5 Must-See Gallery Shows in New York: Heidi Hahn, Amy Sillman, and More

A piece by Heidi Hahn at Jack Hanley Gallery.
(Photo by Scott Indrisek )

“this one is smaller than this one,” at Postmasters Gallery, through March 12 (54 Franklin Street)

Smallness — as virtue, as point of pride — is big these days. It’s a curatorial conceit (see: Chuck Webster’s “Age of Small Things,” 2013; Phong Bui’s “Intimacy in Discourse,” 2015; Artspace’s recent wallet-friendly small sculpture spotlight), and one that plays perfectly into a New Yorker’s ever-shrinking sense of personal and domestic space. Plus, who really needs another show of dick-swinging, it’s-impressive-’cuz-it’s-enormous art anyway? Enter the latest addition to the canon of tidy tininess, “this one is smaller than this one,” a show at Postmasters Gallery curated by director Paulina Bebecka. Ingeniously arrayed on a tiered platform that resembles a large-scale model of an exhibition space, the small sculptures encourage a slow, measured circumambulation. Some look like models for larger pieces, like two painted-wood structures by Olaf Breuning, or Nick van Woert’s shelf-sized statues, reproductions of classical sculptures of the male form, their pale surfaces molested by nickel-plated electroform copper, like an outgrowth of surprisingly beautiful warts. Hugh Hayden is another stand-out — pay attention to his subtle works, like one that appears to be nothing more than two logs propped against each other (one has been skinned of its bark, resuited with an elegant sheath of exotic bird feathers). Jen Catron and Paul Outlaw contribute a miniature arrangement of empty, purple-sheeted beds, each with a pair of Nikes next to it — a sick-funny homage to the Heaven’s Gate cult suicide that Charles LeDray might dig. Elsewhere, the body plays a primary role, with an emphasis on its more discrete bits: fingers, teeth, cocks. Witness Serkan Ozkaya’s pretty, pink terracotta offering, as dainty as a macaroon, and dubbed “Four Little Dicks On A Plate.”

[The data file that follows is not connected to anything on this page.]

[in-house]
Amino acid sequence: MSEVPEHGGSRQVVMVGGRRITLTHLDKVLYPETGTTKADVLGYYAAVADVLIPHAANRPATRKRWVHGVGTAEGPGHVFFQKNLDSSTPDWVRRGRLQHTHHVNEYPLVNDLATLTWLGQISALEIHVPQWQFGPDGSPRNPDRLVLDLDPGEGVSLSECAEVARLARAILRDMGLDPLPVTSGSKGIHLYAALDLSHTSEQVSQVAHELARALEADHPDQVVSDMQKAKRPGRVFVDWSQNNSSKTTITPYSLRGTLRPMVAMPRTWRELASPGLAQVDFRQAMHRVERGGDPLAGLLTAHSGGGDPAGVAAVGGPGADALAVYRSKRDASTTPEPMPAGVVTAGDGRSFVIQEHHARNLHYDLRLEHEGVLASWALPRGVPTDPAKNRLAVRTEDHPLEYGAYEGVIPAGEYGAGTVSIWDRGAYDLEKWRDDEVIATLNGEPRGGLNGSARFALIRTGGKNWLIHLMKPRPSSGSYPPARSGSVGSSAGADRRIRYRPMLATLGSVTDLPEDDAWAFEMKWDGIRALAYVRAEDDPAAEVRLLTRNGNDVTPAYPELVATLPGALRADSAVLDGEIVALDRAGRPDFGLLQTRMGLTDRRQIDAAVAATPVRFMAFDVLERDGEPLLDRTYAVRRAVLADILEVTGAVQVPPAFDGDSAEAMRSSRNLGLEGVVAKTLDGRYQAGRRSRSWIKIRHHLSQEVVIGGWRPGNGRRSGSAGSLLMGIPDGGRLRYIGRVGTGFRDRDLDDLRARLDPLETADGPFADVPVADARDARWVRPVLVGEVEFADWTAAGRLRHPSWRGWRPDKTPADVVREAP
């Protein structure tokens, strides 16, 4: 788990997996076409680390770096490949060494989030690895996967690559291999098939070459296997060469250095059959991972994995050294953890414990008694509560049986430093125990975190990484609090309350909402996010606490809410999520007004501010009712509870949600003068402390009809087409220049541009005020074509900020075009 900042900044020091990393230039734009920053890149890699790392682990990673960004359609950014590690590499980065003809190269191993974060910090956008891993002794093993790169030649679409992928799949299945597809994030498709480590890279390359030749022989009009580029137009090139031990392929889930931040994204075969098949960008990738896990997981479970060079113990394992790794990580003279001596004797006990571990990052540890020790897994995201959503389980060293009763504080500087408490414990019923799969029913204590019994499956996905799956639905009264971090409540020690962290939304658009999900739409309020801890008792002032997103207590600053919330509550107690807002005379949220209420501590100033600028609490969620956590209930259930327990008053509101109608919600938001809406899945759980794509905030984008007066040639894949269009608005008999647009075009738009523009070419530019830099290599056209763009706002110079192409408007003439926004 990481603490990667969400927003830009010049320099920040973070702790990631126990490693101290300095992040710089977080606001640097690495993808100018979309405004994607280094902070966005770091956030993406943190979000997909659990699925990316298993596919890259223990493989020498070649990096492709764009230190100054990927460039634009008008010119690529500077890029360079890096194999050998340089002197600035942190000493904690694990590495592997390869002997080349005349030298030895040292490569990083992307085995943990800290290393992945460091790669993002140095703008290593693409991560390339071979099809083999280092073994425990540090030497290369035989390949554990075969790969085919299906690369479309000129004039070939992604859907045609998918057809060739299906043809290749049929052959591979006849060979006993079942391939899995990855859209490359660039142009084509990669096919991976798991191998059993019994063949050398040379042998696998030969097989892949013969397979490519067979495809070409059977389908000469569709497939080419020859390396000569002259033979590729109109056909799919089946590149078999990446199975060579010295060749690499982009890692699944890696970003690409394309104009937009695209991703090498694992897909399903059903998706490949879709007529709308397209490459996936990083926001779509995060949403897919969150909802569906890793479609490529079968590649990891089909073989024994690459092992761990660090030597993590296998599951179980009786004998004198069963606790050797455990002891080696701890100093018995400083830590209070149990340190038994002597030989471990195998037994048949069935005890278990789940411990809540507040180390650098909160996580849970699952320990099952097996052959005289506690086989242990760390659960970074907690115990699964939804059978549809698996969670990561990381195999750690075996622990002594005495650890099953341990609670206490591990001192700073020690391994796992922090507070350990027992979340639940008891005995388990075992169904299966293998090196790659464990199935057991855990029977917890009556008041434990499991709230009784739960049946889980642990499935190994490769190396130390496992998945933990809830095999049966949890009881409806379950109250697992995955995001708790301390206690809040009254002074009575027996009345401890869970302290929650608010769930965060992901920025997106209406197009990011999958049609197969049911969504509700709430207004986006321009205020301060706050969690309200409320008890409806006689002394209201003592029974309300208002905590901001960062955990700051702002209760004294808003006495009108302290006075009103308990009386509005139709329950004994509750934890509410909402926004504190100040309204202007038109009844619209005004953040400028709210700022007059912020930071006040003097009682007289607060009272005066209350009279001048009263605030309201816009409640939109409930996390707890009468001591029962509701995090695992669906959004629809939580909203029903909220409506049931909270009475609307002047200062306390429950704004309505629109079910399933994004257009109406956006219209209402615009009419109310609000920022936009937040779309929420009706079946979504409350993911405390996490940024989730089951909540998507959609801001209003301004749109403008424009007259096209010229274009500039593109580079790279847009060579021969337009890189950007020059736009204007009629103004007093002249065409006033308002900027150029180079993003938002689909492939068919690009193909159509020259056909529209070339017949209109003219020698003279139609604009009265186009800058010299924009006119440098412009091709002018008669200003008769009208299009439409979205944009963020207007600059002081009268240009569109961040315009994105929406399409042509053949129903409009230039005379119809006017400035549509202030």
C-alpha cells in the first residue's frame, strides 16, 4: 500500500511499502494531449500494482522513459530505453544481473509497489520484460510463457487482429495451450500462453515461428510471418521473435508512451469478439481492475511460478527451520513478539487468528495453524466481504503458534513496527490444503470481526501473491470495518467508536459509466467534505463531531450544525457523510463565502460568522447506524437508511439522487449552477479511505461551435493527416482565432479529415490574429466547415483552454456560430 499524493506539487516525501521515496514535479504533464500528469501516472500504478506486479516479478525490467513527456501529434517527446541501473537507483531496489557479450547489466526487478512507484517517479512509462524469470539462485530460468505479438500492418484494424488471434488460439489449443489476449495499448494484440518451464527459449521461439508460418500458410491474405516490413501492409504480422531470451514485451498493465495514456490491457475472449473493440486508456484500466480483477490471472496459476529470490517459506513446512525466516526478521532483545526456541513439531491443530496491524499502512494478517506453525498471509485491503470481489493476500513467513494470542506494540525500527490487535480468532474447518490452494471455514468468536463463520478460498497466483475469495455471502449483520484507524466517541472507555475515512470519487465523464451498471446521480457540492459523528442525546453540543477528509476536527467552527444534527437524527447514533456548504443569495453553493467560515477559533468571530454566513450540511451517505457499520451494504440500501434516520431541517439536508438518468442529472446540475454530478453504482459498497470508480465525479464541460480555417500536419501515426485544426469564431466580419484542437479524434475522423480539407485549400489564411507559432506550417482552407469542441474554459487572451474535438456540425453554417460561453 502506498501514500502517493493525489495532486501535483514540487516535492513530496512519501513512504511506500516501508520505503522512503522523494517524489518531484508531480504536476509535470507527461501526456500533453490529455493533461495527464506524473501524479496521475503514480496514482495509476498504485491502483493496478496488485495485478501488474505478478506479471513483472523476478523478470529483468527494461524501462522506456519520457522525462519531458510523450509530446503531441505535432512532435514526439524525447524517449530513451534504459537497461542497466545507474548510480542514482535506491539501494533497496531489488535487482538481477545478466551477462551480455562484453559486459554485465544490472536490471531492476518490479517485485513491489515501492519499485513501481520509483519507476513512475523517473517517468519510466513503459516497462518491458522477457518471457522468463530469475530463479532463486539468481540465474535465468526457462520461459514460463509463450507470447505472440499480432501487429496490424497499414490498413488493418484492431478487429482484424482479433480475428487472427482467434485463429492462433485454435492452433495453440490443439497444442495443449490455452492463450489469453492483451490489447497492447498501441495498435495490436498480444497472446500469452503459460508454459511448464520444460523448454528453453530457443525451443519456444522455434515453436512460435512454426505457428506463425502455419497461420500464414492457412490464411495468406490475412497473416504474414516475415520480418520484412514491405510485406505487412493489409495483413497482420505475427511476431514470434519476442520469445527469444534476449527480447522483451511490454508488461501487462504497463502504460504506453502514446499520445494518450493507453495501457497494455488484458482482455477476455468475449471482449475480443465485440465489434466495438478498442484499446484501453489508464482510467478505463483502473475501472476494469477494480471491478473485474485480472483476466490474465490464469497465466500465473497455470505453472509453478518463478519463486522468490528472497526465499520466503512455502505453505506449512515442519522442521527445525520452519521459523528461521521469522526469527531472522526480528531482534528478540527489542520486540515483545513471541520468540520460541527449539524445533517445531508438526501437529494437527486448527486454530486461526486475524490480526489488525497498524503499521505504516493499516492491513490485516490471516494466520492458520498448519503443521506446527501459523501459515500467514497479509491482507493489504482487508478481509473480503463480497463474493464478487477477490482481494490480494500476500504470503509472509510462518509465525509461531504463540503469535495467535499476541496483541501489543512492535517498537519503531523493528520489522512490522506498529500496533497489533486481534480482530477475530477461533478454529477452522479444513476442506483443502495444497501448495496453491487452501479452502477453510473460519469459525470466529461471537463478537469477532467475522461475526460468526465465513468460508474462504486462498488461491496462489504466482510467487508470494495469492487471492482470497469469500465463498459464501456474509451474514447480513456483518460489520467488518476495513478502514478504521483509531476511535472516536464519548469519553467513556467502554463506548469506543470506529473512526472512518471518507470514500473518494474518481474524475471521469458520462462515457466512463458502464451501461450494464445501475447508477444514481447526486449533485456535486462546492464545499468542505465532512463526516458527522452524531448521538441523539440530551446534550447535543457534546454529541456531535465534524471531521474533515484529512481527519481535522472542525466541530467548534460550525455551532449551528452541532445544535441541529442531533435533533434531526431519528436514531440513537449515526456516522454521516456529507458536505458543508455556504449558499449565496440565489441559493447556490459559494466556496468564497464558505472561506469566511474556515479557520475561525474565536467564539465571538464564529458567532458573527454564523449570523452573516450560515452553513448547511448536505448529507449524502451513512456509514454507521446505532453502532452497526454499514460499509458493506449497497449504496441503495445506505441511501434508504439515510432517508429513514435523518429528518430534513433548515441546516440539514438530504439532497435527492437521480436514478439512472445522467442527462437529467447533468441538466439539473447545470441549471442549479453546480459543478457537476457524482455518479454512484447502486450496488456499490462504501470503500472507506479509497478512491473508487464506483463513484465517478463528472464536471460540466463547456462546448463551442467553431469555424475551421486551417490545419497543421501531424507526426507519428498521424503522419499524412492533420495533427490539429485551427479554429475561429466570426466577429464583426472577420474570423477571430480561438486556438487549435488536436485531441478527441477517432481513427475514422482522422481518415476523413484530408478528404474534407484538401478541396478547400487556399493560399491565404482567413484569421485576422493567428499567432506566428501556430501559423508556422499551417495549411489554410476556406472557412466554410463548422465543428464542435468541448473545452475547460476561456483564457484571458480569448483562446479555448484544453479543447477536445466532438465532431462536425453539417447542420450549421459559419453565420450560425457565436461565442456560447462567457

Amy Sillman at Sikkema Jenkins & Co, through March 12 (520 West 22nd Street)